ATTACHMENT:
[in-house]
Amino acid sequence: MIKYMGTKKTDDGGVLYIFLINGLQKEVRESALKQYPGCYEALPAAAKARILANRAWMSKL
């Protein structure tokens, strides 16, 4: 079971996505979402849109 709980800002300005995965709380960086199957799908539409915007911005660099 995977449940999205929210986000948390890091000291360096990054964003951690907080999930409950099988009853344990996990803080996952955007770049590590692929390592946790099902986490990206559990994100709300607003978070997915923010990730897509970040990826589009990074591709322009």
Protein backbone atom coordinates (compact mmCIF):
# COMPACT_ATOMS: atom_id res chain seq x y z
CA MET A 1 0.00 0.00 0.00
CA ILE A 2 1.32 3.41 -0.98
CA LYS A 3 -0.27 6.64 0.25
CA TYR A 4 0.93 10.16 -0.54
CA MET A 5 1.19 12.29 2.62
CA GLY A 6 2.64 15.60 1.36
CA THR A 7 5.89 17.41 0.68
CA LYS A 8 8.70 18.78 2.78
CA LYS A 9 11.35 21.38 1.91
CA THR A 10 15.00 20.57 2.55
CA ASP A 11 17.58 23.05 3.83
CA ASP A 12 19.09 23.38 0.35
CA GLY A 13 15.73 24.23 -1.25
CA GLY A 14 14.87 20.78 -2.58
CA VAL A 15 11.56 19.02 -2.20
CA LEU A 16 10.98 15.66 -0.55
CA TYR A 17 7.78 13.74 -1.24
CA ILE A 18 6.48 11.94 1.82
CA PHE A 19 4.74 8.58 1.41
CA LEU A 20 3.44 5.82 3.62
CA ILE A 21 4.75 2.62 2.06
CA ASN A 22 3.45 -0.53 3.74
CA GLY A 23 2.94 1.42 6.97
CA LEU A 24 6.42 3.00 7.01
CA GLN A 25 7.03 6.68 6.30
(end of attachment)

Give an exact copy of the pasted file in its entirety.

[in-house]
Amino acid sequence: MIKYMGTKKTDDGGVLYIFLINGLQKEVRESALKQYPGCYEALPAAAKARILANRAWMSKL
């Protein structure tokens, strides 16, 4: 079971996505979402849109 709980800002300005995965709380960086199957799908539409915007911005660099 995977449940999205929210986000948390890091000291360096990054964003951690907080999930409950099988009853344990996990803080996952955007770049590590692929390592946790099902986490990206559990994100709300607003978070997915923010990730897509970040990826589009990074591709322009």
Protein backbone atom coordinates (compact mmCIF):
# COMPACT_ATOMS: atom_id res chain seq x y z
CA MET A 1 0.00 0.00 0.00
CA ILE A 2 1.32 3.41 -0.98
CA LYS A 3 -0.27 6.64 0.25
CA TYR A 4 0.93 10.16 -0.54
CA MET A 5 1.19 12.29 2.62
CA GLY A 6 2.64 15.60 1.36
CA THR A 7 5.89 17.41 0.68
CA LYS A 8 8.70 18.78 2.78
CA LYS A 9 11.35 21.38 1.91
CA THR A 10 15.00 20.57 2.55
CA ASP A 11 17.58 23.05 3.83
CA ASP A 12 19.09 23.38 0.35
CA GLY A 13 15.73 24.23 -1.25
CA GLY A 14 14.87 20.78 -2.58
CA VAL A 15 11.56 19.02 -2.20
CA LEU A 16 10.98 15.66 -0.55
CA TYR A 17 7.78 13.74 -1.24
CA ILE A 18 6.48 11.94 1.82
CA PHE A 19 4.74 8.58 1.41
CA LEU A 20 3.44 5.82 3.62
CA ILE A 21 4.75 2.62 2.06
CA ASN A 22 3.45 -0.53 3.74
CA GLY A 23 2.94 1.42 6.97
CA LEU A 24 6.42 3.00 7.01
CA GLN A 25 7.03 6.68 6.30